Monday, January 30, 2012

Rediscovering Plath

I have a confession. Until recently, I attempted to avoid Sylvia Plath. Not completely, but mostly. I'd read her most famous work in survey courses in college and I'd read most of Ariel, but I'd never devoted much time to her as a poet. Why? It actually has little to do with Plath, but more so with the myth of Plath.

Plath is a poet who lives outside of her poetry. This happens to many writers and often can become a real problem. Many flock to her because of her life story and her suicide. Many of these people are not great readers poetry. For example, I've taught a few poetry courses where a student enters my class and the only poet he/she knows is Plath. I always know when I hear this I'm in for some badly written poetry.

Sadly, Plath has become the poster girl for writing troubling poetry about depression and suicide. This has always annoyed me and somehow caused me to avoid digging into Plath. Again, this was no reflection on Plath's actual work. I've never disliked her poems. I just never wanted to be the poet who goes in and says, "Plath is my favorite poet." It felt like a cliche.

This year, I set out to change this and to rediscover Plath. I selected her Collected Poems as one of my books to read in 2012. Over the weekend, I finished reading it. In all honesty, I might be even more annoyed now. Plath is a rich and complex poet and yet so many have written her off as this symbol of 1950s and 60s mental health issues. Plath wrote about many topics and some are rather dark, but her poetry is not the over-wrought and cliched work that she has inspired over the years. Her poems aren't depressed diary entries with line breaks. She knows what she's doing and her work is far more diverse than she's often given credit for. Of course, true lovers and readers of poetry know this.

I won't say I loved all of her work, but I appreciated it. This edition of her poems includes many that are clearly exercises in form and technique, but that's part of the fun of reading a collected book. What I enjoyed most was when she completely surprised me. I would be reading along and thinking this is a well-constructed poem that references nature and the landscape of England, and then all the sudden she'd throw in the most startling and strange image or she'd say something rather contemporary and modern. This technique works so well. In many of her poems, she gives you want you might expect, lets you get comfortable, and then hits you with something unexpected and thought provoking, which often causes you to go back and read again.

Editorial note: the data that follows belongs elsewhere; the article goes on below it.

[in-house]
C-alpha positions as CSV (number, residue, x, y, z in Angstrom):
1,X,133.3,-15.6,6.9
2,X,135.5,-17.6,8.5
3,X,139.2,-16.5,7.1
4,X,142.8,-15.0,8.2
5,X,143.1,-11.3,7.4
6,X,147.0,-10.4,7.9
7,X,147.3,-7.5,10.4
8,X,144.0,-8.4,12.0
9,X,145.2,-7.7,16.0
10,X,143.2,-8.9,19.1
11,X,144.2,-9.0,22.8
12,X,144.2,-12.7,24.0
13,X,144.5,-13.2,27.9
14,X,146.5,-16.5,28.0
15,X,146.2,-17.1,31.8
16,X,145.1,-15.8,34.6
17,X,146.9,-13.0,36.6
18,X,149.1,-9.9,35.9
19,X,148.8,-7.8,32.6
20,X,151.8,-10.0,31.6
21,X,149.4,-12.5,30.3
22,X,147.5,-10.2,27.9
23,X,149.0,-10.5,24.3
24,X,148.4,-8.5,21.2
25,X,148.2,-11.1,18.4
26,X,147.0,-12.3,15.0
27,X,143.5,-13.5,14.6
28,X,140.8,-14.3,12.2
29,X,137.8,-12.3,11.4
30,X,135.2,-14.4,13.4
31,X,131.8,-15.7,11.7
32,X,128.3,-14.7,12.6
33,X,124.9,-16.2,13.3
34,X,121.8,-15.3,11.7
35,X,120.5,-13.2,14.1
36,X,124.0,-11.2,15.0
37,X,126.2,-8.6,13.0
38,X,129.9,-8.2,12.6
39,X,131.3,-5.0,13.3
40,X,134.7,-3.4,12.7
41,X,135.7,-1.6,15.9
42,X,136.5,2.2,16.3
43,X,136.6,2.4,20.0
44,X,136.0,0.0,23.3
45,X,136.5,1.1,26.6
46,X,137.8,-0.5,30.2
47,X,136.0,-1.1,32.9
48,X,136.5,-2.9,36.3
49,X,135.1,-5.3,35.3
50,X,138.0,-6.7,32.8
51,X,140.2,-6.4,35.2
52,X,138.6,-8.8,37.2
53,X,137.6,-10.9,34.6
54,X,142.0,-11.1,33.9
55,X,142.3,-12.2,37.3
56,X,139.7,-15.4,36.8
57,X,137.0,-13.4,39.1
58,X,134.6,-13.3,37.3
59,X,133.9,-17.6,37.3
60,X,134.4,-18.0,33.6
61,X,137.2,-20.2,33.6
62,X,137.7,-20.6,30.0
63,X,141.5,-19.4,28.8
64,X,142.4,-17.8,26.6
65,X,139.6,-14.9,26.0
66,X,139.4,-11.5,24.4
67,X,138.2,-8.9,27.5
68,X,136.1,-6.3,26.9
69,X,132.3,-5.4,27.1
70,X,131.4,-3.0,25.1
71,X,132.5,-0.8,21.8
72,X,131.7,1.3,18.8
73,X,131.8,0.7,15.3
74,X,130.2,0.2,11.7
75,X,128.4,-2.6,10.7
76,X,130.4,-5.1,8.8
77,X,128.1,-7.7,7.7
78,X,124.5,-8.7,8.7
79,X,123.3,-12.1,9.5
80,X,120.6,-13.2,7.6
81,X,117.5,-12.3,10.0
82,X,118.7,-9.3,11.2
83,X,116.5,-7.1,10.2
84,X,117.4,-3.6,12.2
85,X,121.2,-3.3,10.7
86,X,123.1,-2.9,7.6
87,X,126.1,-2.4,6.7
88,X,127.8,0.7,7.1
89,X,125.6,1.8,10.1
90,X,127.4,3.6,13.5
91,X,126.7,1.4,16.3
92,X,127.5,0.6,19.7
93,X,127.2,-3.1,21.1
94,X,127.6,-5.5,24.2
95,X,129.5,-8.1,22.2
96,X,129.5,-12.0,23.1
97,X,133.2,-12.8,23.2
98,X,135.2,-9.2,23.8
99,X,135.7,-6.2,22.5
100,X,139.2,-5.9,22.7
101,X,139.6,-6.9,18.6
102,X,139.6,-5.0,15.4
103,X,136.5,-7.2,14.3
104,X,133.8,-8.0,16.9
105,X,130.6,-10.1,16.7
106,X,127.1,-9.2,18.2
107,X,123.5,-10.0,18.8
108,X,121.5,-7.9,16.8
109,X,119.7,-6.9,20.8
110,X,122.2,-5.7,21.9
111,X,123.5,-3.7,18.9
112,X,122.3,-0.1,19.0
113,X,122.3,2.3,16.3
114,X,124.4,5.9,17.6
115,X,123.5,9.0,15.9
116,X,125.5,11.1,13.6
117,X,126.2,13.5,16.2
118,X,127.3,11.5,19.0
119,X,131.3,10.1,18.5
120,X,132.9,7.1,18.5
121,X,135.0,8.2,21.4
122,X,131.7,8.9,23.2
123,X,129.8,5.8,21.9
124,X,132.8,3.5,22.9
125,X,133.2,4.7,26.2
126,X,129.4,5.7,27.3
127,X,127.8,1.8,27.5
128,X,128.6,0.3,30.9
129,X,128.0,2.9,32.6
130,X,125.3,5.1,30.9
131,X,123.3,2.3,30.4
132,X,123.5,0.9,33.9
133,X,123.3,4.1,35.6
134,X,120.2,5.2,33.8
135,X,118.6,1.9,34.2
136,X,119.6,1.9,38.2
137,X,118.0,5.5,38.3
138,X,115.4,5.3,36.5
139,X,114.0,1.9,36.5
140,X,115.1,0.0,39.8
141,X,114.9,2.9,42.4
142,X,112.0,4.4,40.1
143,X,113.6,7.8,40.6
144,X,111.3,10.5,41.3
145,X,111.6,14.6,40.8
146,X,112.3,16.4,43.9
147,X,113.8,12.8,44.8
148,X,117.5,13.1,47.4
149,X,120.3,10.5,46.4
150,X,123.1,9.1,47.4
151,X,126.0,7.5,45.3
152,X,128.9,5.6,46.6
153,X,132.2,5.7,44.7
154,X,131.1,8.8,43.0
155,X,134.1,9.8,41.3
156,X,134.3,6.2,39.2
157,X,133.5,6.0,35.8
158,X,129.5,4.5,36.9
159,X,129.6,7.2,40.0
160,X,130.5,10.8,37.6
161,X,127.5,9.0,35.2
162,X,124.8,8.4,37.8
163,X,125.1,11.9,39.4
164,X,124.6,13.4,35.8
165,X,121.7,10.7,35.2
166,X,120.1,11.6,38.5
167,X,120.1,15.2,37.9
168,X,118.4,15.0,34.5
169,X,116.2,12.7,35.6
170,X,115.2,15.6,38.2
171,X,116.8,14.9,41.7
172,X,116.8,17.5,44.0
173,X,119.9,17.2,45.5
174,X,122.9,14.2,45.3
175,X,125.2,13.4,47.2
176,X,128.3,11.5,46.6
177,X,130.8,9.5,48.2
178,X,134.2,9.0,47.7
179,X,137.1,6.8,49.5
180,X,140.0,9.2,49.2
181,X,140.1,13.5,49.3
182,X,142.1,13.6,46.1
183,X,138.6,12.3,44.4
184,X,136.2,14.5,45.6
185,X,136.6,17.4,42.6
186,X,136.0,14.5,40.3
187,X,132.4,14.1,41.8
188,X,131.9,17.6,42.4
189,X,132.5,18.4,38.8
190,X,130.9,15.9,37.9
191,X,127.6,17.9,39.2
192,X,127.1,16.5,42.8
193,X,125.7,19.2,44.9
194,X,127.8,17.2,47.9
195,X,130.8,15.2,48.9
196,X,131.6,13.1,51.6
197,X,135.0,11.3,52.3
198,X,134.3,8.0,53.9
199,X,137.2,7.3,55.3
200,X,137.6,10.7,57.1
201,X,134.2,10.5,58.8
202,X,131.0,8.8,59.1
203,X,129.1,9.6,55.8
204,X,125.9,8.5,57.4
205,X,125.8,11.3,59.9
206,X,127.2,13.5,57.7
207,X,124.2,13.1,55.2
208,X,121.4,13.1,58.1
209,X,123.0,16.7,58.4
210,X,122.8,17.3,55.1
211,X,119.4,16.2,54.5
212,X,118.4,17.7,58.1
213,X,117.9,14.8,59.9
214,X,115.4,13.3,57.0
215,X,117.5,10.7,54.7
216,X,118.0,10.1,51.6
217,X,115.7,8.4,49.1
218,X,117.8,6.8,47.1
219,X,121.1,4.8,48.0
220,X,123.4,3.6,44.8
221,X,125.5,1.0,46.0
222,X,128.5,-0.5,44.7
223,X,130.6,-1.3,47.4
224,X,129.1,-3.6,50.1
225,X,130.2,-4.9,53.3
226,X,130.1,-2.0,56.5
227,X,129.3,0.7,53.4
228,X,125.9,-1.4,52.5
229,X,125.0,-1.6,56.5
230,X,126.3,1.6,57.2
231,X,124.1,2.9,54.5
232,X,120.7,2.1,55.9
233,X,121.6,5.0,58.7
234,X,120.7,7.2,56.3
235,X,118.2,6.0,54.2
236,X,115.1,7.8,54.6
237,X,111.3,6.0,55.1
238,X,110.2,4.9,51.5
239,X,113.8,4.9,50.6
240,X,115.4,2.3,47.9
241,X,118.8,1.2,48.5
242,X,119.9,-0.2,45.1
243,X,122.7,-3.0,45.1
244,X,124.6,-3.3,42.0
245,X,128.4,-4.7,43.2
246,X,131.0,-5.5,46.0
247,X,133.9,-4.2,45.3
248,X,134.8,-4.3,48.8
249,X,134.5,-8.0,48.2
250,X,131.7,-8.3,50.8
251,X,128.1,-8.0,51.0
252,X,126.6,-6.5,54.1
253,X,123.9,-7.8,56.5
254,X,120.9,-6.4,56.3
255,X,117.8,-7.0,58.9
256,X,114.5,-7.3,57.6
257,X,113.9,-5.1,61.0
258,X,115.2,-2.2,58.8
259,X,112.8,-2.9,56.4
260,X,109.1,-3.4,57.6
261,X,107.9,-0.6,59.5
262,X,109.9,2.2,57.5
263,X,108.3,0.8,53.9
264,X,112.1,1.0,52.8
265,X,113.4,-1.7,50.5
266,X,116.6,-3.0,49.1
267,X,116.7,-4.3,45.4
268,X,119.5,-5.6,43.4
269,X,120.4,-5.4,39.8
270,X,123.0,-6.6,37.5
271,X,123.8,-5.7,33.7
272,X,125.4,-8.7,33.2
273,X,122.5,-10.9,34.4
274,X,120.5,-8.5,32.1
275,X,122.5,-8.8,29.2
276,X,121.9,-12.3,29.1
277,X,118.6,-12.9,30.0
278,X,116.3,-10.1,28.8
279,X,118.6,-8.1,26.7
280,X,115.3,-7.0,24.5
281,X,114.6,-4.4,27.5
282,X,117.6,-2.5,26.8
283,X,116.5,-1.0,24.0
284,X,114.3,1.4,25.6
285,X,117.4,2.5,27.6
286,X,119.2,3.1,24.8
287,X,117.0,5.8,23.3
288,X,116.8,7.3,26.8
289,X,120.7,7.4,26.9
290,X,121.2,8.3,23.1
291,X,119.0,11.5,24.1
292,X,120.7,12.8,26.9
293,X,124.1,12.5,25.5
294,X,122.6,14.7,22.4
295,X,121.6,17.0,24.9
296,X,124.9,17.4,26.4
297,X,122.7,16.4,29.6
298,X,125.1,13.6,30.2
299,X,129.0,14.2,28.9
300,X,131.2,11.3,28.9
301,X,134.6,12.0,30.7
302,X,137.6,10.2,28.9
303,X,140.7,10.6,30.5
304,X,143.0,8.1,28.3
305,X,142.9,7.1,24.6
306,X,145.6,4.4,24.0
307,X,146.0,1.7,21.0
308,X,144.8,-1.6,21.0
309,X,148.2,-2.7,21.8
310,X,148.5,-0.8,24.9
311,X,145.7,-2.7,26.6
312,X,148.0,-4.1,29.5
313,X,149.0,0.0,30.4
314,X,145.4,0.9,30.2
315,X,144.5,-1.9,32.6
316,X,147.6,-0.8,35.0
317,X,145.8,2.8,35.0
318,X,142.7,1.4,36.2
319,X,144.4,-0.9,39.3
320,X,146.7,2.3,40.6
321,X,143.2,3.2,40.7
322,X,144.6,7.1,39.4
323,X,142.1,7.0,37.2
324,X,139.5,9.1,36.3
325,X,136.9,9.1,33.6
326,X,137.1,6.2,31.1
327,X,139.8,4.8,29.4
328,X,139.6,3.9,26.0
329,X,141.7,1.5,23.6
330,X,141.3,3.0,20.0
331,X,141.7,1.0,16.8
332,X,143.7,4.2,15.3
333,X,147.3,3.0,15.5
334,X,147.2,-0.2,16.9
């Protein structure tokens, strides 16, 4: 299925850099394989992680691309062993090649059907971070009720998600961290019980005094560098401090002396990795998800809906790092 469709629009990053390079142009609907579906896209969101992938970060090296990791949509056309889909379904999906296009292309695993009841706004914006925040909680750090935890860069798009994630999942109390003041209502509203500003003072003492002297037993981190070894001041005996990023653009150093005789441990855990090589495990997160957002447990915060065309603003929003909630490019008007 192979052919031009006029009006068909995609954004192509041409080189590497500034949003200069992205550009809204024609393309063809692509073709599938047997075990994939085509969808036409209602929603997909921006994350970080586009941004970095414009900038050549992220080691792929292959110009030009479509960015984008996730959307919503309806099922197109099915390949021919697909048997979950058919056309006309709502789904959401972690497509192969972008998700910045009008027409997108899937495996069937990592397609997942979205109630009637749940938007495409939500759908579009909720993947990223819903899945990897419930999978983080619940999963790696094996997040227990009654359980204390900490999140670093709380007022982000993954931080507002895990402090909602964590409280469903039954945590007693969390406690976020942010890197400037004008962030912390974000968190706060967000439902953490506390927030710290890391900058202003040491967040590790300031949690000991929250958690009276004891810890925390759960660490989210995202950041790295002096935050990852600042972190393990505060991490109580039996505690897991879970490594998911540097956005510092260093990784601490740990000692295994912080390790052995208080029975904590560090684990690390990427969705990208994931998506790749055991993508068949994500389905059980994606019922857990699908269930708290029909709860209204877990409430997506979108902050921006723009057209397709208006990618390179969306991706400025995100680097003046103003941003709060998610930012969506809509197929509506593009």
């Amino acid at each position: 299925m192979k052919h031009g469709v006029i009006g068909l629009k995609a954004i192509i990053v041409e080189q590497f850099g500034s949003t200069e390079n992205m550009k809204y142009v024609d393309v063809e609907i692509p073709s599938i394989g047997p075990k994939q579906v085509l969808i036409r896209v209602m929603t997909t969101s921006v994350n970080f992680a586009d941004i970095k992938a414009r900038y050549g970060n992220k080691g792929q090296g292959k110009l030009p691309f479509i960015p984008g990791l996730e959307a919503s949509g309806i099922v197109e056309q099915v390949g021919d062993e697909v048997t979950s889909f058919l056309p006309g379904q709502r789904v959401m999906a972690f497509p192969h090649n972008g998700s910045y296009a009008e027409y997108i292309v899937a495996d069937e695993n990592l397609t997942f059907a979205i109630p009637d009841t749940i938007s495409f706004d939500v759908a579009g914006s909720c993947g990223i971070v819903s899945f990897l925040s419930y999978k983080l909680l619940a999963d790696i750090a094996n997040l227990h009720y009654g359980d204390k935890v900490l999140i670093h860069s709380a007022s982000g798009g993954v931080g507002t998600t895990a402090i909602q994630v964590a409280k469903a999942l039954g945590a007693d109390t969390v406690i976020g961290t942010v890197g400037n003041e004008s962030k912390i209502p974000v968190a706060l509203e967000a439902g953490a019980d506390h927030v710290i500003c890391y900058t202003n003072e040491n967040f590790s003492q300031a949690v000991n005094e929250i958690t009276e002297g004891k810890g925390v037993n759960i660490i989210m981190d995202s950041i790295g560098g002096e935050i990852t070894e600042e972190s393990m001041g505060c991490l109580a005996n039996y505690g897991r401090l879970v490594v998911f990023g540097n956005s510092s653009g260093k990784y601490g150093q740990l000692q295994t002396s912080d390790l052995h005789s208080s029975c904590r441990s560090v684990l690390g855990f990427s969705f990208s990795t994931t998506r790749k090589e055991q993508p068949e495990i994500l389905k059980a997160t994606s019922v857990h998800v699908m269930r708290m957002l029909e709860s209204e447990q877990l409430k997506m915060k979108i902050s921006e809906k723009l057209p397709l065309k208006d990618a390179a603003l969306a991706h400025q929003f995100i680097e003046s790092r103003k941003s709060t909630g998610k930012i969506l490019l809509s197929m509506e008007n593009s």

In many ways, this was the perfect time to read her work. I turn thirty this year, which is the age that Plath killed herself. It's amazing how much she accomplished in her short life. This book is also interesting because you can see how much she changes and grows as a writer through the short years it covers. I think of my own life and work and know how much I've changed in my 20s. Of course, it's hard to read her work and not ponder where she would have gone had she not killed herself.

Plath is a poet who has to fight off some of the cliches and myths that surround her. I was struck by the notes section in this edition. It included various introductions written by her for BBC radio. What struck me is that her descriptions were always removed. She never spoke about her work as being a reflection of herself. We often think of her work as being so personal and confessional, which made this stand out to me. I also enjoyed the section in the back that included 50 poems from her undergraduate years. Many of these poems weren't very good and were clearly written for a class assignment, but you could see the seeds of a great poet. I'd love to teach a creative writing class that used some of these early poems and some of her older poems to explore with students the growth of a poet.